Republican governors in states with no mask mandates and low coronavirus case counts are touting an end to "[e]ndless government mandates" while saying protecting their constituents remains a priority.
Texas Gov. Greg Abbott and Alabama Gov. Kay Ivey told Fox News that their emphasis on getting citizens vaccinated and a better understanding of the science of the virus has helped keep cases down as their states are among the most open in the country.
"One of the frustrations of the American people over this past year has been the constantly changing goal post. Certainly, this is a novel virus and guidance has evolved as we have learned more, but that is just it: we have learned more," Ivey told Fox News. "We have been at this for more than a year now, and we have simply got to move forward. Endless government mandates are not the answer."
"The fact is, Texas now has the tools and knowledge to combat COVID while also allowing Texans and businesses to make their own decisions," Abbott added. "It is clear from the recoveries, the vaccinations, the reduced hospitalizations, and the safe practices that Texans are using, that we’re ready to return to normal life and unleash the full might of the state’s economy."
Abbott said "protecting the lives and livelihoods of Texans" is his main focus, including "getting our students back in the classroom. Schools in Texas reopened for in-person learning last Fall."
Vaccines and what people can do after they receive them have become a political flashpoint in recent weeks. President Biden on Tuesday announced new Centers for Disease Control and Prevention (CDC) guidelines that vaccinated people can gather outdoors in small groups without masks.
But Biden also said that vaccinated people should wear masks when in outdoor crowds like "if you're in a crowd like a stadium or at a conference or a concert."
He said nothing about wearing masks indoors. Ivey said leaving these kinds of guidelines in place does more harm than good when the next big challenge in the pandemic is getting people who are reluctant to get a vaccine to do so.
"When we hear from Democrat-led states that vaccinated people have literally no advantage to being vaccinated, that is, to put it simply, against the science and definitely not incentivizing for individuals to get their shots," Ivey said.
"Aware of the hesitancy when the first COVID vaccines became available in December, I led by example and received his first vaccine shot live on TV to show his confidence and trust in the vaccines," Abbott added. "I've been clear in telling Texans repeatedly that vaccines are strongly recommended and always voluntary."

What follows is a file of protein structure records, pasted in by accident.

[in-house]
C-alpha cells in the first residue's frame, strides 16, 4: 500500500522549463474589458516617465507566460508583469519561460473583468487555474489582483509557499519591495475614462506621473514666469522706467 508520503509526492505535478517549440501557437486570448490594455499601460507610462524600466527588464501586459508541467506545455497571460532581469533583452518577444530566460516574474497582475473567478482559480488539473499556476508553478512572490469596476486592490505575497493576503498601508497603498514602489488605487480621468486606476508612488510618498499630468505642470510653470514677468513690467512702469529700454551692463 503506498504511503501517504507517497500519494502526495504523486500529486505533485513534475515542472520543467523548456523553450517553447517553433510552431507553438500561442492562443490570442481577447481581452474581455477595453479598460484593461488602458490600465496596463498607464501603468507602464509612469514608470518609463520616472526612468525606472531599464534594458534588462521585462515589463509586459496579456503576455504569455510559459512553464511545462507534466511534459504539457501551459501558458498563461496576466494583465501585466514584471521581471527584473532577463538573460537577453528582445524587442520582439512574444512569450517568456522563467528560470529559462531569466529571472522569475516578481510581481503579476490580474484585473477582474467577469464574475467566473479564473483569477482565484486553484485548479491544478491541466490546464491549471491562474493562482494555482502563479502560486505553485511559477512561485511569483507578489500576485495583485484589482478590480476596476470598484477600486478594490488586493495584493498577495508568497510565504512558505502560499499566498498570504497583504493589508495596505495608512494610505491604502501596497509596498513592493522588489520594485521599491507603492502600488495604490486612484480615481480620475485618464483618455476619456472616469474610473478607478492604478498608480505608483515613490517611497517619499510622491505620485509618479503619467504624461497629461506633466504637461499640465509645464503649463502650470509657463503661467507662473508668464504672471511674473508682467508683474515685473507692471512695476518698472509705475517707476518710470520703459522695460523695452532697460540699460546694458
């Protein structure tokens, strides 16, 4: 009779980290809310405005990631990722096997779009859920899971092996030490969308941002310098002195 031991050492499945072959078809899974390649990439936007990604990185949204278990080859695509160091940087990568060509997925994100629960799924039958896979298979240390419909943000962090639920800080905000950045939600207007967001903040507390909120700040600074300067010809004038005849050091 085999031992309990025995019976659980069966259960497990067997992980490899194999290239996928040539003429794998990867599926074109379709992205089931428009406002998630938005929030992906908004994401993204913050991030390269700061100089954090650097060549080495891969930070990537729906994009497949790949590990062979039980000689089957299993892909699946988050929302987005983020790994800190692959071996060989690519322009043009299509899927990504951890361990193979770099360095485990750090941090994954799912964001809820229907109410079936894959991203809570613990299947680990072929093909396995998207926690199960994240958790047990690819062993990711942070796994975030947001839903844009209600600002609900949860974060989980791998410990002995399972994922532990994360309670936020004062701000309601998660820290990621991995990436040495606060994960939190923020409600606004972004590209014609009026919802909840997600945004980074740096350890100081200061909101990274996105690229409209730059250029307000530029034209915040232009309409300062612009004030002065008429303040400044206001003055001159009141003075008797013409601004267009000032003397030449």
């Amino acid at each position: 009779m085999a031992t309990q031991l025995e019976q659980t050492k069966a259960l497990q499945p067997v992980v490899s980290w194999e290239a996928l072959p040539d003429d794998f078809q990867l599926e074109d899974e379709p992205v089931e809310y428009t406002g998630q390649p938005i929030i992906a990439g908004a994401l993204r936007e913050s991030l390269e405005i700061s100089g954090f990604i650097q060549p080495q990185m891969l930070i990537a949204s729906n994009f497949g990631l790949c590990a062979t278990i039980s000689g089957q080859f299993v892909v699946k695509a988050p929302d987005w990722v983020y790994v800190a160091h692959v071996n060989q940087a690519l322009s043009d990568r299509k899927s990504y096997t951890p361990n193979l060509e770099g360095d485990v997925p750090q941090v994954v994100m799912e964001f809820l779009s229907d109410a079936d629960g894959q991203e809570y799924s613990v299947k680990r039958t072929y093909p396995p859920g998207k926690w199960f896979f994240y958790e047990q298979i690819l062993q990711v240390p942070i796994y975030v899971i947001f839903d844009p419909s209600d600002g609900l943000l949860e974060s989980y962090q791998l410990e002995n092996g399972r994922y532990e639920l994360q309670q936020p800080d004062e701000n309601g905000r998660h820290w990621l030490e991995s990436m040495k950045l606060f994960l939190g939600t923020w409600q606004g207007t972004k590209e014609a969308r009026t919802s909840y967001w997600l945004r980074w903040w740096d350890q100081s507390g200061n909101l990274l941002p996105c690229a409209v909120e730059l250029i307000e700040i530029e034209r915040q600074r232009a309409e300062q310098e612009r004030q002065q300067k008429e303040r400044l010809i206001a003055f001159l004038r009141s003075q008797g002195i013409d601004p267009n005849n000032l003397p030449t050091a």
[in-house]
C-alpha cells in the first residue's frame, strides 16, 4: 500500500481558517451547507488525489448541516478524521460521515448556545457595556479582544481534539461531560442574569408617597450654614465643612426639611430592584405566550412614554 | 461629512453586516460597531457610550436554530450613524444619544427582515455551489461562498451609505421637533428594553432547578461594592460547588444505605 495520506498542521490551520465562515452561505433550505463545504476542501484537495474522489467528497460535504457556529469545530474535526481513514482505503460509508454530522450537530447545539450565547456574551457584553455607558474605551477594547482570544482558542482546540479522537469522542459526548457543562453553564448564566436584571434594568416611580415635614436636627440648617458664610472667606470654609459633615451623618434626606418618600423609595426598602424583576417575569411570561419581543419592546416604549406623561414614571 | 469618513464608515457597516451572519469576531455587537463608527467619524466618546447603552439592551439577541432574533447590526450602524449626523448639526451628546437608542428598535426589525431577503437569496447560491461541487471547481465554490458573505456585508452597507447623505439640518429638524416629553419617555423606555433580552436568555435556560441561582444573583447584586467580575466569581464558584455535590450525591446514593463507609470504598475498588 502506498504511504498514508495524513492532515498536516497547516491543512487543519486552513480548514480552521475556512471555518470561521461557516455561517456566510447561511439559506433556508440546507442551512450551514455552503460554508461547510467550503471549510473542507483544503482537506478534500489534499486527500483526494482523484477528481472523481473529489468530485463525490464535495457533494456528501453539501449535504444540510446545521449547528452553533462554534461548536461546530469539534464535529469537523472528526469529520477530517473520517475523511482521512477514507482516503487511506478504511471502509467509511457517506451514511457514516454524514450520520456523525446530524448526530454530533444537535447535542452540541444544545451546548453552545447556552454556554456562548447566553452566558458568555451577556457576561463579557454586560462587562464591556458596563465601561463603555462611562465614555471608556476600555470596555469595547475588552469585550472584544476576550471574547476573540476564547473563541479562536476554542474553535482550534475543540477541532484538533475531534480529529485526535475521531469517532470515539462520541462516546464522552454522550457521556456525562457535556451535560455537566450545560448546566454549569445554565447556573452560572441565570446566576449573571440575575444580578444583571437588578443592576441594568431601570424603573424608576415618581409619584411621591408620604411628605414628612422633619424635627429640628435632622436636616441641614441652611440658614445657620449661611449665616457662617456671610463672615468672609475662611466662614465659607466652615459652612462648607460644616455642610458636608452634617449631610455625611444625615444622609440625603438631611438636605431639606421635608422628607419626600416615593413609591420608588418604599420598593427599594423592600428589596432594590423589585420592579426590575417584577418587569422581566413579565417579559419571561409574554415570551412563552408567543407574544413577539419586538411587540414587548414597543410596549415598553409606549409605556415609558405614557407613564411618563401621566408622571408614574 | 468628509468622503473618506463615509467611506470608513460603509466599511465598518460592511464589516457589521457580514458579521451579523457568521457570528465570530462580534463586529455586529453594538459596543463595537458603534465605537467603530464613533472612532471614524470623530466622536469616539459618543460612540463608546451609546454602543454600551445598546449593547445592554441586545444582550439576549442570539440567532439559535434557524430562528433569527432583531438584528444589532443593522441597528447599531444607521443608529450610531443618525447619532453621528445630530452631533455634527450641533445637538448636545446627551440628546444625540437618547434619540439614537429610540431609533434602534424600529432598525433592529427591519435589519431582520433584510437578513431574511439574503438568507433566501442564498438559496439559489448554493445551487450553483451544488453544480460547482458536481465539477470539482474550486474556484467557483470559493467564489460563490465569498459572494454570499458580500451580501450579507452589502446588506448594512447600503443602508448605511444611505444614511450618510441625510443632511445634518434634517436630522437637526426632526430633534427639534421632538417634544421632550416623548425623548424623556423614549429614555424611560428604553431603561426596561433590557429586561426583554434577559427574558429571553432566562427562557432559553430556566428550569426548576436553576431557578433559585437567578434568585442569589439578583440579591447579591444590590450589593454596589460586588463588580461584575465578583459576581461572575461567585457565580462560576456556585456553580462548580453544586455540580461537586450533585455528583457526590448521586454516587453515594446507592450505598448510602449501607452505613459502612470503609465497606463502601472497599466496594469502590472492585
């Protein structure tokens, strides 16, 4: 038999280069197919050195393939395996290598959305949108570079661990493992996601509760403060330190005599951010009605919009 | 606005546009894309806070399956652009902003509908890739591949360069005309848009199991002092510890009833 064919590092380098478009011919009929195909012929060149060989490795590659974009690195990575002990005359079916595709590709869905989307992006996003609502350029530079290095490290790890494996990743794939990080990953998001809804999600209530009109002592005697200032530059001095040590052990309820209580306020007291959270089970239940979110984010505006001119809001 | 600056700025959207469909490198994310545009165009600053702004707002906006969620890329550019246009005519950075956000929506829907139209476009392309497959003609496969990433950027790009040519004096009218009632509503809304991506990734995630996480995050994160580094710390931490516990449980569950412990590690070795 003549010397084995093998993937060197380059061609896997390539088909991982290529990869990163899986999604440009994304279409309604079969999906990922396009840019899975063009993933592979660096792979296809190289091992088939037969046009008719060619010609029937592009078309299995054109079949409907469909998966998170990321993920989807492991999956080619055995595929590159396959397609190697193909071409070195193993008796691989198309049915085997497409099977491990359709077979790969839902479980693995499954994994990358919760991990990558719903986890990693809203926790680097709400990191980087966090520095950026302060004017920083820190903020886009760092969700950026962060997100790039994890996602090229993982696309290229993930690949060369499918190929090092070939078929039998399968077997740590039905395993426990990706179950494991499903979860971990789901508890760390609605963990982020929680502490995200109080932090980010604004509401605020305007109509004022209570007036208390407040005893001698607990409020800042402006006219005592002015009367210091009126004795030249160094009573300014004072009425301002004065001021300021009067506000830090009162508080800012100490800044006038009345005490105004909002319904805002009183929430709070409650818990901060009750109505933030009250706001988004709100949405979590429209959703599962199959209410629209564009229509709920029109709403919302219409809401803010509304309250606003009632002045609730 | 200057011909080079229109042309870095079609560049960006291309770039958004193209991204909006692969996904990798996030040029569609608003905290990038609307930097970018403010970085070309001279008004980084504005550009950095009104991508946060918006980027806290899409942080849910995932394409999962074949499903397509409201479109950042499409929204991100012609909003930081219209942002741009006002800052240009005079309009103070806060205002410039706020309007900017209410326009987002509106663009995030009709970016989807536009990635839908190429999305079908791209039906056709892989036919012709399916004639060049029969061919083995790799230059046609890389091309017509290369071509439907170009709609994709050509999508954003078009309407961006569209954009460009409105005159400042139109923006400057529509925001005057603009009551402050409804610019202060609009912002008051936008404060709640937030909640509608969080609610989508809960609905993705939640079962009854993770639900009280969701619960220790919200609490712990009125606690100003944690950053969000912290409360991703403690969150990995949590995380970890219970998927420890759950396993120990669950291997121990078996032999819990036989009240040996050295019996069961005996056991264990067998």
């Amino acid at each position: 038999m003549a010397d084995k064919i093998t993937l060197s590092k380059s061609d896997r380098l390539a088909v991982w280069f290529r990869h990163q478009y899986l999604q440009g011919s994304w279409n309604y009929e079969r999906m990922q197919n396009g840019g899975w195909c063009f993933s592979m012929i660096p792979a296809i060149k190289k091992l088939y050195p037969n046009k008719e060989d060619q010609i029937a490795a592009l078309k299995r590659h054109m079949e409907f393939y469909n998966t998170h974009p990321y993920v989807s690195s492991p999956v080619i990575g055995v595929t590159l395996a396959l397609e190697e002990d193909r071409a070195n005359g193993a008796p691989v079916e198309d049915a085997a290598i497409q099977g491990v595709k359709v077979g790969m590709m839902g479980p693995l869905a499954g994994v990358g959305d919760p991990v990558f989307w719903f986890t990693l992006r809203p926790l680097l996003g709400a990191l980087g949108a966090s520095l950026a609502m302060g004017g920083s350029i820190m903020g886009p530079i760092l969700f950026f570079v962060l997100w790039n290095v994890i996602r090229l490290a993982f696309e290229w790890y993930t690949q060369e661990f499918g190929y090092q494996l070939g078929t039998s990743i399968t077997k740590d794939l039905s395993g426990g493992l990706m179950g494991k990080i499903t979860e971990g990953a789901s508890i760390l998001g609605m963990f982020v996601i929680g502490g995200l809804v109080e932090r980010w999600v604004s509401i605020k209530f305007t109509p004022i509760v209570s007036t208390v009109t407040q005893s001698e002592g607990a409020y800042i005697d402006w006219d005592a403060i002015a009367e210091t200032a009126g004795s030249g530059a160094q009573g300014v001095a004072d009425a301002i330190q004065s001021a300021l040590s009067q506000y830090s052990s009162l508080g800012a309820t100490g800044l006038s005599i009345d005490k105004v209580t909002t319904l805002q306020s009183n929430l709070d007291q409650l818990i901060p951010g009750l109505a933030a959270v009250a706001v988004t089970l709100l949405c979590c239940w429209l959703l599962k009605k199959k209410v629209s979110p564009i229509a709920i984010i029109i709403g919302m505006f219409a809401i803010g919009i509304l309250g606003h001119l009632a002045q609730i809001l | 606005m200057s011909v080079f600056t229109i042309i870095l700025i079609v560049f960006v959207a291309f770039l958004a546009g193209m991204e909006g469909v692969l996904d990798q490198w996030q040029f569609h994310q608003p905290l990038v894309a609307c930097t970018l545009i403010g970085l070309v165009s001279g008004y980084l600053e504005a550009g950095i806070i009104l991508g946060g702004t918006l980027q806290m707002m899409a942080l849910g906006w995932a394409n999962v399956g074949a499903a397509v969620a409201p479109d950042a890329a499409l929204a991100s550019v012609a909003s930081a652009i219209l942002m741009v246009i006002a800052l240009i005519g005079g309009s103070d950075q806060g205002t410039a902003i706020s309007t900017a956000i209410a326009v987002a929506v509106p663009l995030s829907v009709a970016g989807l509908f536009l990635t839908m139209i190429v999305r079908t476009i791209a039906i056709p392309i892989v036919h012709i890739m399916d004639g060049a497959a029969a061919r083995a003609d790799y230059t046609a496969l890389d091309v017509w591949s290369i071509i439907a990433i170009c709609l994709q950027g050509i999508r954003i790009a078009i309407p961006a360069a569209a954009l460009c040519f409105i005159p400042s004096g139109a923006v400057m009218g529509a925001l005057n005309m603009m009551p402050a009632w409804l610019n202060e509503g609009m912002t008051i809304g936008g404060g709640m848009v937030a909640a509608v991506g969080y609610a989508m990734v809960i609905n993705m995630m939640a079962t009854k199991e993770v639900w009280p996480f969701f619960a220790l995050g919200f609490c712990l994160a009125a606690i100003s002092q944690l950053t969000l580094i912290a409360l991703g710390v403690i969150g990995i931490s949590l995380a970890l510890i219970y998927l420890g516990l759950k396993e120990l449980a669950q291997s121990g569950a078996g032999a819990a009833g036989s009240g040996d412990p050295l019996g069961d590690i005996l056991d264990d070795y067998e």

"Texans and Americans alike have learned and mastered over the past year the safe practices to protect themselves and their loved ones from COVID, and do not need the government to tell them how to do so," he also said. "Removing state mandates, however, does not end personal responsibility or the importance of caring for family members, friends, and your community."
Abbott notably has banned state agencies and state-funded entities from requiring proof of vaccination for entry. He said that proof should not be required by the government for people to "just to go about their daily lives."
But Abbott said private businesses will have the option to require what some are calling vaccine passports for entry.
"I respect our state's business community and do not believe government should unnecessarily interfere with the free market," he told Fox News. "Like the old adage 'no shirt, no shoes, no service,' private businesses have every right to determine how to conduct and manage their business—the same as with requiring patrons to wear masks."
The areas of the country that have been hardest hit by the pandemic have shifted in the approximately 14 months the virus has been prominent in the United States. First, the Northeast had the most cases, before a wave moved to the South and West, then the Midwest over the fall and winter.
Florida, where GOP Gov. Ron DeSantis lifted his mask mandate and has allowed the state to be almost entirely open, is an outlier among wide-open GOP-led states. It has the tenth-highest positivity rate over the past seven days, according to the CDC.
Meanwhile, California, which is still retaining many of its strict virus rules, has the lowest positivity rate over the past seven days of any state, according to the CDC -- even lower than the island state of Hawaii.
Alabama and Texas are among the states with the lowest coronavirus positivity rates, along with Oklahoma, Mississippi and others.